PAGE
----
More than half of all Europeans are now regularly using the Internet, according to a study released Tuesday that highlights the emergence of a new "digital generation".
According to a European Commission report, 56 percent of Europeans had become regular Internet users in 2008, a jump of one third since 2004. Half of all households and more than 80 percent of businesses had a broadband connection.
The biggest users were those aged under 24, with 66 percent of them surfing the web every day compared with only 43 percent of the rest of the EU population.
But the report found that although this age group is very active on the Internet, it does not want to pay for the services it offers.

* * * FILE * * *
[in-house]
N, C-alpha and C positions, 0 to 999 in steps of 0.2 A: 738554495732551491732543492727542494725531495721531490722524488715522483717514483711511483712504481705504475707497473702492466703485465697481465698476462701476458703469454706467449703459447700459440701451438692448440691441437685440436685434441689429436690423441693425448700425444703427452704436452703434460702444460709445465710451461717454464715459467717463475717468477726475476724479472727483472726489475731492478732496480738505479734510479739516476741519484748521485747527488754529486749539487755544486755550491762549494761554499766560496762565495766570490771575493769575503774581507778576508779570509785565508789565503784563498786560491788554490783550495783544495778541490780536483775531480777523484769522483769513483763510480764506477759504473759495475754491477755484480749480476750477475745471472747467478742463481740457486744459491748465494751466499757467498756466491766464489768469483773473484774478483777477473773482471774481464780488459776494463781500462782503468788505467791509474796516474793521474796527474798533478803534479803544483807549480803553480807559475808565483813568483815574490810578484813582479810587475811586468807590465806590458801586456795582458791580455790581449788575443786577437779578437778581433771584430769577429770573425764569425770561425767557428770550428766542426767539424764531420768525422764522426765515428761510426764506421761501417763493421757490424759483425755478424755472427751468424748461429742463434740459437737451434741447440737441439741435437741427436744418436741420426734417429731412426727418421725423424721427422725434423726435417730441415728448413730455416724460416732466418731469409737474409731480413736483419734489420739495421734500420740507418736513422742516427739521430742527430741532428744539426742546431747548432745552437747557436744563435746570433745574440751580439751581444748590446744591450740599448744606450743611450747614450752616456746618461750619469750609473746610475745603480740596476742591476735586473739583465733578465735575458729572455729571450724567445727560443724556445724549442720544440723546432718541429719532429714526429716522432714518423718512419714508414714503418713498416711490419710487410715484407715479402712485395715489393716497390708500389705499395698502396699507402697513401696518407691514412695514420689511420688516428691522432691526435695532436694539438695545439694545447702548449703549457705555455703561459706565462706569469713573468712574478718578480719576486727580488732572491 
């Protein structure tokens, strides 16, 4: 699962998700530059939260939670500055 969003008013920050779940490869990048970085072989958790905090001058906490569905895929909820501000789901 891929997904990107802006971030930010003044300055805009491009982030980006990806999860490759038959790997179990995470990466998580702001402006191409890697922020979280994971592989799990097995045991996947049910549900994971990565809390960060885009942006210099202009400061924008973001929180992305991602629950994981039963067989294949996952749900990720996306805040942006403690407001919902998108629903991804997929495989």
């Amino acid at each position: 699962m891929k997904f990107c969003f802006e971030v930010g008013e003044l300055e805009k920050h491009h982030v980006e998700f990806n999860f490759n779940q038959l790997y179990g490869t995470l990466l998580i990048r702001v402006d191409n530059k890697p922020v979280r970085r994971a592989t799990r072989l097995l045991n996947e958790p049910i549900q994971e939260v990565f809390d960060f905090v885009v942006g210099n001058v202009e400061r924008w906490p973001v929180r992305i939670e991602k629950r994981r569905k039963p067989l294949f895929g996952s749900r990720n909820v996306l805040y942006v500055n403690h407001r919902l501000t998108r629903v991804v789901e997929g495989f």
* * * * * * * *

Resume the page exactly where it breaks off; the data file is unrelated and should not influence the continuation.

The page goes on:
Of those aged 16-24, 73 percent had used file sharing services on the Internet, double the European average.
"A new generation of Europeans mastering the web and ready to apply its innovations is coming on stage," the commission said in its report. "These 'digital natives' hold great potential for Europe's growth."
These young users also stand out from the rest of the population in their attitude towards the payment of online content, the report said. They perceive many of the services and content to be free of charge or simply provided as part of a flat-rate Internet connection fee.
The study showed that 33 percent of young people say that they are not willing to pay anything at all, which is twice the EU average.
While the "digital generation" seems reluctant to pay for video or music content, in reality twice as many of them have paid for these services compared to the rest of the population (10 percent of young users, compared to an EU average of five percent).
"They are also more willing to pay for offers of better service and quality," the report said.